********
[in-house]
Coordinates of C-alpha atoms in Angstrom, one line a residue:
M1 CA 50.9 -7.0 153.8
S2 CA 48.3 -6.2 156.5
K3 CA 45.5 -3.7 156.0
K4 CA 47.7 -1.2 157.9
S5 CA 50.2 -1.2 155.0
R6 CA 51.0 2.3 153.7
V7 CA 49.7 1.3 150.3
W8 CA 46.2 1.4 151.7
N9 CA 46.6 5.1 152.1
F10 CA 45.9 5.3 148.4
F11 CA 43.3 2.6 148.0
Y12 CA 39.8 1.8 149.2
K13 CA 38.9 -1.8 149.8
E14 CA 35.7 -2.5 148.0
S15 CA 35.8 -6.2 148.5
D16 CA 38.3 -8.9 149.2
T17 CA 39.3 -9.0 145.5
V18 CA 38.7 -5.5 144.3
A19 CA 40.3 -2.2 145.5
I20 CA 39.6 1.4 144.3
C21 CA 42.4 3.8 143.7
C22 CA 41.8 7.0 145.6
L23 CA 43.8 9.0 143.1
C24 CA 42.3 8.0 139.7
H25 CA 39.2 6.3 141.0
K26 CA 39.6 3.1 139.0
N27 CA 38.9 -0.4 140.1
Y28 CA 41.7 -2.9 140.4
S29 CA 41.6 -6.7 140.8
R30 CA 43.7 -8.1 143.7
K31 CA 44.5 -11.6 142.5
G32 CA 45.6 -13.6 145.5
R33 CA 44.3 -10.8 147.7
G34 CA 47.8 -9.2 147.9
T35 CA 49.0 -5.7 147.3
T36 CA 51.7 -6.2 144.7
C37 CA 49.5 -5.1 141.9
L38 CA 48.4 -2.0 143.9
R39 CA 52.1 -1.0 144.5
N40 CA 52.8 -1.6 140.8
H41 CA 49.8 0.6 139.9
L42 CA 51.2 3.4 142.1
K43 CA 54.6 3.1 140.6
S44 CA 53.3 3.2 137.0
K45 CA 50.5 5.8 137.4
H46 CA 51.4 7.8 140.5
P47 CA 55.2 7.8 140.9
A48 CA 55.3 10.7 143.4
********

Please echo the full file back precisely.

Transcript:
[in-house]
Coordinates of C-alpha atoms in Angstrom, one line a residue:
M1 CA 50.9 -7.0 153.8
S2 CA 48.3 -6.2 156.5
K3 CA 45.5 -3.7 156.0
K4 CA 47.7 -1.2 157.9
S5 CA 50.2 -1.2 155.0
R6 CA 51.0 2.3 153.7
V7 CA 49.7 1.3 150.3
W8 CA 46.2 1.4 151.7
N9 CA 46.6 5.1 152.1
F10 CA 45.9 5.3 148.4
F11 CA 43.3 2.6 148.0
Y12 CA 39.8 1.8 149.2
K13 CA 38.9 -1.8 149.8
E14 CA 35.7 -2.5 148.0
S15 CA 35.8 -6.2 148.5
D16 CA 38.3 -8.9 149.2
T17 CA 39.3 -9.0 145.5
V18 CA 38.7 -5.5 144.3
A19 CA 40.3 -2.2 145.5
I20 CA 39.6 1.4 144.3
C21 CA 42.4 3.8 143.7
C22 CA 41.8 7.0 145.6
L23 CA 43.8 9.0 143.1
C24 CA 42.3 8.0 139.7
H25 CA 39.2 6.3 141.0
K26 CA 39.6 3.1 139.0
N27 CA 38.9 -0.4 140.1
Y28 CA 41.7 -2.9 140.4
S29 CA 41.6 -6.7 140.8
R30 CA 43.7 -8.1 143.7
K31 CA 44.5 -11.6 142.5
G32 CA 45.6 -13.6 145.5
R33 CA 44.3 -10.8 147.7
G34 CA 47.8 -9.2 147.9
T35 CA 49.0 -5.7 147.3
T36 CA 51.7 -6.2 144.7
C37 CA 49.5 -5.1 141.9
L38 CA 48.4 -2.0 143.9
R39 CA 52.1 -1.0 144.5
N40 CA 52.8 -1.6 140.8
H41 CA 49.8 0.6 139.9
L42 CA 51.2 3.4 142.1
K43 CA 54.6 3.1 140.6
S44 CA 53.3 3.2 137.0
K45 CA 50.5 5.8 137.4
H46 CA 51.4 7.8 140.5
P47 CA 55.2 7.8 140.9
A48 CA 55.3 10.7 143.4